Monday, December 27, 2010

Zahra's Paradise - Zahra’s Paradise

Zahra's Paradise - Zahra’s Paradise: "- Sent using Google Toolbar"

It is impossible to feel any sympathy for Iran's middle- and upper-classes. They hate Arabs and Palestinians; they hate their government for building hospitals in occupied Palestine; for supporting Hamas and Hezbullah - in short, for supporting the Umma. And, of course, they love the Great Satan.

Let's be precise: according to independent pollsters everywhere, Ahmedinejad would have won the election anyway. It was just the scale that the regime wished to expand. For, the truth is, Iran is split between an America-loving middle-class and an Iran-loving people. An Iranian journalist once asked me "Why doesn't America drop a nuclear bomb on Cuba?" She meant to say that America is so good that it refrains from nuking the small island. And this was a journalist talking. No wonder her paper was banned! America won't use nukes because then others will up the nuclear ante, simple as that. Besides, Cuba's too close to shore...imagine all the noxious radioactivity killing the fish on the Miama beaches.

John Locke observed that revolutions would be rare events, for he was advocating them. He was wrong. Today, revolution has become a habit - and with it coercion. In Kyrgyztan, there have been two revolutions in five years. In Bangladesh, there is perpetual revolution. Thailand is having a long-drawn-out revolution after regime change in 1992. The removal of Estrada in the Philippines was a shabby middle-class triumph.

As for elections, they are there to be rigged. Take the US election of 2000. According to S.E.Finer, rigging elections is one of the pathologies of democracy. In Bangladesh the Carter Center and the EU actively connive at rigged elections. The 1994 election in South Africa was rigged. In Africa today, western governments turn a blind eye to rigging - because there's just too much of it around, and without rigging there would be even more violence.

The Iranian middle-class has plainly become ungovernable. If they want paradise on earth, then they should wait for paradise - including Zahra.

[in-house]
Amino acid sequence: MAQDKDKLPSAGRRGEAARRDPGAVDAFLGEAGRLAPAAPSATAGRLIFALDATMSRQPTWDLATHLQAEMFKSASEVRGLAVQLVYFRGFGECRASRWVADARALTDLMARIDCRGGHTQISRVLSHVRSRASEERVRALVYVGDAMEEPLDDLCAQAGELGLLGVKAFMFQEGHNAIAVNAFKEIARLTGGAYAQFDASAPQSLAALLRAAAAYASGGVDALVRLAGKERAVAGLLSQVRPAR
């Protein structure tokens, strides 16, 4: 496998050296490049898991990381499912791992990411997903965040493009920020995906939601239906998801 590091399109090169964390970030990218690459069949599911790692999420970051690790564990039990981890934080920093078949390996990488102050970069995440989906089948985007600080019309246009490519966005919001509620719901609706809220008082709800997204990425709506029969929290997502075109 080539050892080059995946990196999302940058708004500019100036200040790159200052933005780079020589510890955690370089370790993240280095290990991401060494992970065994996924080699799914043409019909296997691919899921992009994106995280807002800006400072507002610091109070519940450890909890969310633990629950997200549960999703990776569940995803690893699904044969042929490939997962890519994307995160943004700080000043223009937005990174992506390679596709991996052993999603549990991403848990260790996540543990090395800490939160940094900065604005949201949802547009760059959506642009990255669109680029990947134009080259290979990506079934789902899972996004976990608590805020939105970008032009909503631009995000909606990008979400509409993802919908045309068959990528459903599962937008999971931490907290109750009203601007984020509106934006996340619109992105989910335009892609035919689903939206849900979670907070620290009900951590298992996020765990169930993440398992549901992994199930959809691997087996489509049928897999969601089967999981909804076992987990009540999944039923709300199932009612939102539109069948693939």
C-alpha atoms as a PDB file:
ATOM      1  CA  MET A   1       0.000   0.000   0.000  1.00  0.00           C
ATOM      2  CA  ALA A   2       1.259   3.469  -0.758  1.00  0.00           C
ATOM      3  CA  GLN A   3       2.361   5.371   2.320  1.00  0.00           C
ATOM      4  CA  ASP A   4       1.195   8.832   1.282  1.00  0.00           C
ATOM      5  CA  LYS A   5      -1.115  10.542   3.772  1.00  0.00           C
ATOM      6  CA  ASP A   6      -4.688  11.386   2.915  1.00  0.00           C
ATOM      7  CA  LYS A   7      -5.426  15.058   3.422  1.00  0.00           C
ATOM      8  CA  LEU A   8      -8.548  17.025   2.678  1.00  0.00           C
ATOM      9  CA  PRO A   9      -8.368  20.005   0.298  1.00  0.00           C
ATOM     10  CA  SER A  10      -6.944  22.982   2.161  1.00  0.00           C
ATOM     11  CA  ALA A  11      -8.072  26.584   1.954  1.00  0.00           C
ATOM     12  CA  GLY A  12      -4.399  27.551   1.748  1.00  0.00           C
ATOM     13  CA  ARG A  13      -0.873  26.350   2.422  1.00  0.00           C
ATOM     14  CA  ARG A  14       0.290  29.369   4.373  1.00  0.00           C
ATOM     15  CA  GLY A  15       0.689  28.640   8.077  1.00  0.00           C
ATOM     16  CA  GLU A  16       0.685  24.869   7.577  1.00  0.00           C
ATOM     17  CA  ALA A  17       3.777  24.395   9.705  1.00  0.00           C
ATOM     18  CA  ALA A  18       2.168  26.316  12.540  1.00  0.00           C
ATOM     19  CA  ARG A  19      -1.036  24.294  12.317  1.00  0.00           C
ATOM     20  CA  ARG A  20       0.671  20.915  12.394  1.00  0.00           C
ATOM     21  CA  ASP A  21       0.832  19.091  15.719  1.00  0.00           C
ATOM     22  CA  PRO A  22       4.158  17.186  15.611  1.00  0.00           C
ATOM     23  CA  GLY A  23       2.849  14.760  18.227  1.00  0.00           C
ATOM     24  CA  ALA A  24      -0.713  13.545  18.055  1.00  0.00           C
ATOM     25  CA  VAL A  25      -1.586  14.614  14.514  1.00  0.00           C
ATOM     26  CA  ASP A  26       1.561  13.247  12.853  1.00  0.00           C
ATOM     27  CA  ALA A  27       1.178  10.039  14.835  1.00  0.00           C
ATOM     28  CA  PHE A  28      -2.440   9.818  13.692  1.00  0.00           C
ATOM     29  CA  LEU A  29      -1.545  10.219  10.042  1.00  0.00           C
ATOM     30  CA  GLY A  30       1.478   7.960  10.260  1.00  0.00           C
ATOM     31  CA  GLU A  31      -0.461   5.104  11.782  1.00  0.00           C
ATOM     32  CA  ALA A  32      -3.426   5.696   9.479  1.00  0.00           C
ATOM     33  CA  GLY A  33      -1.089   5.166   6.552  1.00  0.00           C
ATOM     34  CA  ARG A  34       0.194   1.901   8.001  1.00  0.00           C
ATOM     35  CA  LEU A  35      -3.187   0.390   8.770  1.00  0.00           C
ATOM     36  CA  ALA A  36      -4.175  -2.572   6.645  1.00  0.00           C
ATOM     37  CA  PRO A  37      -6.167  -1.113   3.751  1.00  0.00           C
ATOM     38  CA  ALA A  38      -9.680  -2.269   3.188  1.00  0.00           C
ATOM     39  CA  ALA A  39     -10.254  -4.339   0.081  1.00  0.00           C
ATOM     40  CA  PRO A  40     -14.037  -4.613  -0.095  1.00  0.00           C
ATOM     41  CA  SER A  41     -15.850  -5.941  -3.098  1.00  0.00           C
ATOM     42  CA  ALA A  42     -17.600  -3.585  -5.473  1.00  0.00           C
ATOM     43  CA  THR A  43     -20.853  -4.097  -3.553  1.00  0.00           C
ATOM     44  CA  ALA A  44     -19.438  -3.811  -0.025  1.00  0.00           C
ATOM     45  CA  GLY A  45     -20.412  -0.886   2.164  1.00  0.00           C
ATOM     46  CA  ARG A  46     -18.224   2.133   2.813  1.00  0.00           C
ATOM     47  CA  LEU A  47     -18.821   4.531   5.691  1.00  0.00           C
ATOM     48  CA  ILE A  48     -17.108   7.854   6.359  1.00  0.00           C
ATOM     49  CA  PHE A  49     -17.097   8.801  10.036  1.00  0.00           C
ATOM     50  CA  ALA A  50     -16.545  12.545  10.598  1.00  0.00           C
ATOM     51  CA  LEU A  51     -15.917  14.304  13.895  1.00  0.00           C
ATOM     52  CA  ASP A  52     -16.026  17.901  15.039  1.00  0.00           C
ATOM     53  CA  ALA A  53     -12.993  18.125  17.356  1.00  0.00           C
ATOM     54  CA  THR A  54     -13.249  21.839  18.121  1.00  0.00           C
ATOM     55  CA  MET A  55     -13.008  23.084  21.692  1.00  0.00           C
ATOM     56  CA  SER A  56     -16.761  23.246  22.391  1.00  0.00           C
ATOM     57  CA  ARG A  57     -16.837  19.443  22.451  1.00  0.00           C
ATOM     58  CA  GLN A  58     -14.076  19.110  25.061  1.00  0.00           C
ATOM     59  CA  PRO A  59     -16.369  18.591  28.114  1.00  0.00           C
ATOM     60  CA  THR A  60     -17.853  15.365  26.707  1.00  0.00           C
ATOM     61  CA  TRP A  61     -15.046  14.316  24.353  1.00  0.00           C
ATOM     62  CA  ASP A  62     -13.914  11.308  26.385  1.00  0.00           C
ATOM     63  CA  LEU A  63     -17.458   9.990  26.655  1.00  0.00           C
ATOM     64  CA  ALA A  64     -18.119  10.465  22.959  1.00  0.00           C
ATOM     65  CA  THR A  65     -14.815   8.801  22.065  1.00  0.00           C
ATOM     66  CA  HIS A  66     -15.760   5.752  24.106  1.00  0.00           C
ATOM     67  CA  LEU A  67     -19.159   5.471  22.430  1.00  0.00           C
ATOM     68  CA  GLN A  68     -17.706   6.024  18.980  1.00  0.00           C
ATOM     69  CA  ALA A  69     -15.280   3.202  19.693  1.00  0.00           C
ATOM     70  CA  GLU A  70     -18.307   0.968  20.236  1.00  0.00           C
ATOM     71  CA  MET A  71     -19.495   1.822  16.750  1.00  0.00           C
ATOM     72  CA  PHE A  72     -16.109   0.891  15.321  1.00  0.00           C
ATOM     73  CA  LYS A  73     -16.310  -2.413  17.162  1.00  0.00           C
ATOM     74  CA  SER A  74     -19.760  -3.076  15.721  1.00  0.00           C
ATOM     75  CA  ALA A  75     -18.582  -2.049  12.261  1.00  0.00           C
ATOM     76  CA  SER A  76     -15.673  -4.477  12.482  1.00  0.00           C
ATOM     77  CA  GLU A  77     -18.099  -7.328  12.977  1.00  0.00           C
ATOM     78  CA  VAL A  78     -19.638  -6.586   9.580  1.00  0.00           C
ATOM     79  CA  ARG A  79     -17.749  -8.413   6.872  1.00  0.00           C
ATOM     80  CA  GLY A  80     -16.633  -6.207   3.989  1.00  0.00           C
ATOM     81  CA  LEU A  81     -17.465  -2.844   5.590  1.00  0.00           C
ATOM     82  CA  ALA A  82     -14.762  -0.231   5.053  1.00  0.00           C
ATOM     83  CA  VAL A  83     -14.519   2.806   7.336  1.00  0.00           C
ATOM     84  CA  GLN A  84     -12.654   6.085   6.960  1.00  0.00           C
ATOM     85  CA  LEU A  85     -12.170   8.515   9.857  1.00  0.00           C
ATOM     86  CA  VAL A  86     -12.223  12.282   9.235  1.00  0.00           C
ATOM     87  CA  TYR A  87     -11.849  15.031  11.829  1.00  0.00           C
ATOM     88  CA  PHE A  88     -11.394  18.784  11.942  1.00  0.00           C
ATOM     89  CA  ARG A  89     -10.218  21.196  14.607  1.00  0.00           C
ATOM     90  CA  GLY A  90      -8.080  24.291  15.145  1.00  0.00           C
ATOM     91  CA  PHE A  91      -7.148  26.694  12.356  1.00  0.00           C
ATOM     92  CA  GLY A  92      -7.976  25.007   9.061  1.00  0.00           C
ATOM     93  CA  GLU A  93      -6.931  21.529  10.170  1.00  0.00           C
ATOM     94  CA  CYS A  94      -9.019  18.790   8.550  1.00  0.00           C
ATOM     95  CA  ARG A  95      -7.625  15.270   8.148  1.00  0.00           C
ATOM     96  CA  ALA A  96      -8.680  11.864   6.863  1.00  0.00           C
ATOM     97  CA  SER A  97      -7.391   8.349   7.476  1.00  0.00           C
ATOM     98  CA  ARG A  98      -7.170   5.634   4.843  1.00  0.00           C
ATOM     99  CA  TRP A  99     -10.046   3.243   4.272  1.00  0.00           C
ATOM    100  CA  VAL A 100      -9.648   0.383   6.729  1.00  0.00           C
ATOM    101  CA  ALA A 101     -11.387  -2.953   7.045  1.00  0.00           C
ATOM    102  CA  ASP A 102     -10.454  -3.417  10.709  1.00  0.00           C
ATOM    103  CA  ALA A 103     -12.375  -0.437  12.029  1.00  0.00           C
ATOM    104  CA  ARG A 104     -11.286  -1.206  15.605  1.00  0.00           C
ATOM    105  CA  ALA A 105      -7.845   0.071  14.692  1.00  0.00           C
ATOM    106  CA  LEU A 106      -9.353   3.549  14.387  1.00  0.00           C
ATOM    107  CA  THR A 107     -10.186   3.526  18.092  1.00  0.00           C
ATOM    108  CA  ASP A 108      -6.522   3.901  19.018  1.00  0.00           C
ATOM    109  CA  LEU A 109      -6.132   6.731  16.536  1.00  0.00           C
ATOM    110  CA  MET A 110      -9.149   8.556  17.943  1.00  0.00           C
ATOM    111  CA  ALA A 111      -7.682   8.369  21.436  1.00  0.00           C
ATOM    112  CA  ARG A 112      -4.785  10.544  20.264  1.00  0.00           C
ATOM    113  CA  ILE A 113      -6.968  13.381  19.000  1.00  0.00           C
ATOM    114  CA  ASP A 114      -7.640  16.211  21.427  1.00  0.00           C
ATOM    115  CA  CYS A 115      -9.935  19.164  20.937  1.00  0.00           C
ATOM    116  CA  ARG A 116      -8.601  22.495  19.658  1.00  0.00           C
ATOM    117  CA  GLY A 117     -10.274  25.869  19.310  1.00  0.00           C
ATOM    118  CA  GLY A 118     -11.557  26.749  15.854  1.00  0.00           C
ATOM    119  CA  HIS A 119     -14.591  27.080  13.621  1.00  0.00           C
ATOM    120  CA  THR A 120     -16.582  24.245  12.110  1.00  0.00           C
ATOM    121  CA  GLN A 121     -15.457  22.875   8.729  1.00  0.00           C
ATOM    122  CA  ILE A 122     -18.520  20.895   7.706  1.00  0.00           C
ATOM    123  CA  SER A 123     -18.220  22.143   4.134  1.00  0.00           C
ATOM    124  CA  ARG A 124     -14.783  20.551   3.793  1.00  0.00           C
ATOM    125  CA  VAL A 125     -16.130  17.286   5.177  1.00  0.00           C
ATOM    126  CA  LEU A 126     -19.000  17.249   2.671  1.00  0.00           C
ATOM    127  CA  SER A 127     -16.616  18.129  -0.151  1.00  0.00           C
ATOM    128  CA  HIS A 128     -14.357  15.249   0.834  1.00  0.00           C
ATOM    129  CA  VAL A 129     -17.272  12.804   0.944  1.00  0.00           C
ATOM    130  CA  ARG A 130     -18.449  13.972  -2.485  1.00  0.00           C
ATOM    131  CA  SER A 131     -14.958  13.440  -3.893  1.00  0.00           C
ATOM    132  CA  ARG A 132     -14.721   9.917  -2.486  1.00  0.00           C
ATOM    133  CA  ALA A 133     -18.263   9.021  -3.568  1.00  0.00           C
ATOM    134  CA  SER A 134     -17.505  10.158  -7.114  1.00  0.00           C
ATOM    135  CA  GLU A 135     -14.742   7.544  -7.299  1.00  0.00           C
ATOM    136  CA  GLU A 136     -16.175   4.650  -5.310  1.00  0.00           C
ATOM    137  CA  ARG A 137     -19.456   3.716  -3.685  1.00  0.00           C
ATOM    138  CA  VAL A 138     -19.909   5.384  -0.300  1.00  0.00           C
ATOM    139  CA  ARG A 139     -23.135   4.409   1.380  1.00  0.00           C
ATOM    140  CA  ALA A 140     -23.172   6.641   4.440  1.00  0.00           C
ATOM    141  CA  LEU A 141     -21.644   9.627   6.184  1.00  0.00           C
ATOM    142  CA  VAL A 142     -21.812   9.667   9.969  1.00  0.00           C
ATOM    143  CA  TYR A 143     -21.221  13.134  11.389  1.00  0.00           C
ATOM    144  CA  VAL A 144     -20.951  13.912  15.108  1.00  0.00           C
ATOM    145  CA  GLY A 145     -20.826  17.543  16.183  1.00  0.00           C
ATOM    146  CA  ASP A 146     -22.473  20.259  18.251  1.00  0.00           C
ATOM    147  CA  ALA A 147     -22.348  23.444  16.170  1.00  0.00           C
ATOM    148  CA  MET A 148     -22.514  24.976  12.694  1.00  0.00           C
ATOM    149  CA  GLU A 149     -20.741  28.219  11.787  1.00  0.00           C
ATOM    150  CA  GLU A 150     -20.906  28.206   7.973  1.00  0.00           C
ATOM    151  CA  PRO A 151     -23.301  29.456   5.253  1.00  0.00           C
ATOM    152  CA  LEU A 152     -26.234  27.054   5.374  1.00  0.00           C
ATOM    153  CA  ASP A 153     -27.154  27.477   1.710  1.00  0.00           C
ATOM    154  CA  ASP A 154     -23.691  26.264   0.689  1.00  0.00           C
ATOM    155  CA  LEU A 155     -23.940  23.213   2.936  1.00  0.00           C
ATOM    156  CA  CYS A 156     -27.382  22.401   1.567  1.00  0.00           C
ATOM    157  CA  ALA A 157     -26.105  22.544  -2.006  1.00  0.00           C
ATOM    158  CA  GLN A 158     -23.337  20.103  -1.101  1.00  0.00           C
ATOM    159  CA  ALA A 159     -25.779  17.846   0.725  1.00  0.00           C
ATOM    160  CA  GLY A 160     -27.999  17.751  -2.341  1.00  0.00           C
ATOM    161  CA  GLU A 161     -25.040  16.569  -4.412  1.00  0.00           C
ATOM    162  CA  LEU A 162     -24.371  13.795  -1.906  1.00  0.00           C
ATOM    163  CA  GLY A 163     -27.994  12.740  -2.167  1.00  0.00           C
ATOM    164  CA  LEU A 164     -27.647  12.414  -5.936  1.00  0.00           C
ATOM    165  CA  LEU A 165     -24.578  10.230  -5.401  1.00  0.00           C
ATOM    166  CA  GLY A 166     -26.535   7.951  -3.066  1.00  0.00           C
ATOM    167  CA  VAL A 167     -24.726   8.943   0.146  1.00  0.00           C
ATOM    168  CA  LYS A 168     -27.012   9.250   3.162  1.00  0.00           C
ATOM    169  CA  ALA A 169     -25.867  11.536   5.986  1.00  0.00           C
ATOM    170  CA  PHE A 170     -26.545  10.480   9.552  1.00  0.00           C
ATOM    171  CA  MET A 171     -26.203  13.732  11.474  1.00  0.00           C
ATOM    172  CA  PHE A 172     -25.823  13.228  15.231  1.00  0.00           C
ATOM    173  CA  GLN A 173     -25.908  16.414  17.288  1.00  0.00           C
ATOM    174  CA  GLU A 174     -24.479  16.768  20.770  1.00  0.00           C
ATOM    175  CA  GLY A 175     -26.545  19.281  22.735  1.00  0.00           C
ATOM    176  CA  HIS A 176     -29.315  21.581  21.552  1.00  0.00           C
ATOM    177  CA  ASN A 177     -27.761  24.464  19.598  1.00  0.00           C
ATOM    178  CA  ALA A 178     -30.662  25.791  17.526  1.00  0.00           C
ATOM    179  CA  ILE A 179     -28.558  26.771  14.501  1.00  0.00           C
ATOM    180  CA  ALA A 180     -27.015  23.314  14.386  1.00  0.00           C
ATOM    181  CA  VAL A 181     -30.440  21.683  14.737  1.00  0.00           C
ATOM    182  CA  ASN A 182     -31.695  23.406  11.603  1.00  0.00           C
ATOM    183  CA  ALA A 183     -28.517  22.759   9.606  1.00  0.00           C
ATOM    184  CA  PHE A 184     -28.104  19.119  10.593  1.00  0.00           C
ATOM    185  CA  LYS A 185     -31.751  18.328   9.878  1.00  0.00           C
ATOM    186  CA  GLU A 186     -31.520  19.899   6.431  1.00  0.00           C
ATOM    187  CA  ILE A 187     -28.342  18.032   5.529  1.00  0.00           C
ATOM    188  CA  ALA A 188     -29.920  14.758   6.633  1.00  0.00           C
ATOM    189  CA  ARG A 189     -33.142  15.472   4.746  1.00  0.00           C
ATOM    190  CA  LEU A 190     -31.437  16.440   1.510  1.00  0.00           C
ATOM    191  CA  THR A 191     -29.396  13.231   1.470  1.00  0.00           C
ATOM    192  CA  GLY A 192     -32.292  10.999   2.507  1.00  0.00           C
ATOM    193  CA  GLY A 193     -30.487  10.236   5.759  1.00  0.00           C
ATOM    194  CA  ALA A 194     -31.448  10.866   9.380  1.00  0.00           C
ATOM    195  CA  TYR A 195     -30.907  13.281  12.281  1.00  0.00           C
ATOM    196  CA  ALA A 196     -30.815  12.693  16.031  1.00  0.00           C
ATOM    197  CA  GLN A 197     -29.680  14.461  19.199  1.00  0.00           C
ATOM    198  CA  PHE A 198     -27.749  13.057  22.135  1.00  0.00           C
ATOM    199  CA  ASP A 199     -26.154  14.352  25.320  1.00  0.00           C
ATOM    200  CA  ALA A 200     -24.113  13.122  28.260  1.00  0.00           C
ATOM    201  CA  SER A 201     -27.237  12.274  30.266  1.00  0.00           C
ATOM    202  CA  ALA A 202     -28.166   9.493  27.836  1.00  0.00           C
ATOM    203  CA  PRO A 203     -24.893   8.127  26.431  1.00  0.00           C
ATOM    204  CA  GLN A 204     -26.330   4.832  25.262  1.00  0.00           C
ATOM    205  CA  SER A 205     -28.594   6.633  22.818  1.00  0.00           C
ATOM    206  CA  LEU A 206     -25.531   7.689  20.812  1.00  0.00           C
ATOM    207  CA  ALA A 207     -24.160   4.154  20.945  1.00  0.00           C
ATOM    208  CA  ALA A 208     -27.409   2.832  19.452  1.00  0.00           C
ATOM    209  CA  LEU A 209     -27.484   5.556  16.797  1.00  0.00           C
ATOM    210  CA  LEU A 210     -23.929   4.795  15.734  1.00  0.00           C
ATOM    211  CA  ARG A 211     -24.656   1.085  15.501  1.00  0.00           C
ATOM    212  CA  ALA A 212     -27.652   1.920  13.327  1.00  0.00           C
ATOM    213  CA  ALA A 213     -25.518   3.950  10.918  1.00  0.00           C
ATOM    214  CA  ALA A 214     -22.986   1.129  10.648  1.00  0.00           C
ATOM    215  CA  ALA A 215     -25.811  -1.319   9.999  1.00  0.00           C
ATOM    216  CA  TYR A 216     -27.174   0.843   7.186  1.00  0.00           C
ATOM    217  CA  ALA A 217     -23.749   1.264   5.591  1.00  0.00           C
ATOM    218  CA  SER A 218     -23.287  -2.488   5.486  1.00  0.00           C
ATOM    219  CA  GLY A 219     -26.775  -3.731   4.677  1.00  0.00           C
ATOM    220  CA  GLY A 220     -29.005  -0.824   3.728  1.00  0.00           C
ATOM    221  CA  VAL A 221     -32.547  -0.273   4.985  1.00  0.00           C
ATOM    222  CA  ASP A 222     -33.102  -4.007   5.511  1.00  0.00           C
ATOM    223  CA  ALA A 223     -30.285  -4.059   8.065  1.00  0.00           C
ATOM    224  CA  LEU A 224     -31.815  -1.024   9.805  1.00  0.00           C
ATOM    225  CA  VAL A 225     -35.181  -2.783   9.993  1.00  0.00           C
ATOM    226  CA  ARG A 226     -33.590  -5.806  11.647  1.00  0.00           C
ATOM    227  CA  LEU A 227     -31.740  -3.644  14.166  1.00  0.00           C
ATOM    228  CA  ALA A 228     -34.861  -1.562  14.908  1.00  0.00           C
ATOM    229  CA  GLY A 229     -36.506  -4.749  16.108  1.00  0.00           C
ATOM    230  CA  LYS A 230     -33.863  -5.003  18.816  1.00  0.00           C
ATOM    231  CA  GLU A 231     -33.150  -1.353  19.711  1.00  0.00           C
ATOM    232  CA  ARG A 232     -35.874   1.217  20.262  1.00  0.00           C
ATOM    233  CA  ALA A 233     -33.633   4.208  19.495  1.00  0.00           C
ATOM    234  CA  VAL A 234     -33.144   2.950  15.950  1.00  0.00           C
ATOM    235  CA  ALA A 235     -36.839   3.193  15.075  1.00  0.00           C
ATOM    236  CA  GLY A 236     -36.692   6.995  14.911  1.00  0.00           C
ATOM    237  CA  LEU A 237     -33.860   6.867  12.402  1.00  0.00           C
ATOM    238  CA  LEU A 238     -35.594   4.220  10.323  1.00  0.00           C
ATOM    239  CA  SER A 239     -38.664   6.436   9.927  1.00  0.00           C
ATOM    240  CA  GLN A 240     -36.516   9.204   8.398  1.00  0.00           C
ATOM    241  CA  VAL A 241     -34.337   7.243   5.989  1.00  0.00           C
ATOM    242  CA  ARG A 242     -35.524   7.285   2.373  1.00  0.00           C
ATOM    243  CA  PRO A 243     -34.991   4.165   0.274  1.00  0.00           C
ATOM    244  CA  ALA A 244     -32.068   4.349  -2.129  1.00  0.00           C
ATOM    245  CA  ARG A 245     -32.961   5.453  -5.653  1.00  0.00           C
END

Anonymous said...

I should say the paradise for you would be explained from newsagencies from USA or where else. You blongs to the groups that close their eyes and open their mouths! sorry to say that. but Iranian did not want a paradise like your country! they just wanted to have more freedom, they just wanted a better life, a standard life! In the country that everyday the oil income is thounsands of dollars, why should people die of Hunger? Have you ever bought a bread with 0,1% of your monthly salary? How many pair of shous you can buy with you salary? 100? 200? in Iran, whom you called the middle class is educated and she/he can't afford even to live with his/her salary, he/she should have two-three jobs! and there the Ahmadinejad, or better say your be loved, gives his son the pocket money to buy a sky skraper with it in Dubai or Malaysia, or ...
I wish you could have opened your eyes and close your mouth!

Anonymous said...


Iftekhar said...

"There are very few countries (e.g., South Korea) that have combined economic growth with increased equity. Iran is not one of them. Nevertheless, much has been achieved in terms of improving the lot of the poorest section of the population. Even so, many Iranians seem disappointed with the material improvements of the last 30 years. There are good reasons why. In the last ten years, a huge inflow of oil revenues has taken place without any improvement in income inequality. Added to this is a lack of government transparency, which has fueled suspicion about how the oil riches are being spent. Ahmadinejad’s populist rhetoric has intensified fears of corruption and distrust of the rich in a country where wealth accumulation is held in low esteem, no matter its sources. Indeed, the proper purpose of politics and governance in Iran is considered to be redistribution much more so than promoting economic growth. As the Revolution enters its fourth decade, with oil prices down for the foreseeable future and the disappointing results of the latest experience with populist politics already evident, it would be interesting to speculate if this narrow view of politics is likely to change. The June 2009 presidential election is a good time to find out."

Since every election in Bangladesh (and some in the USA and Germany) are manipulated, I think I have a fair idea of what manipulation means. Nevertheless, I shall look it up in a good dictionary.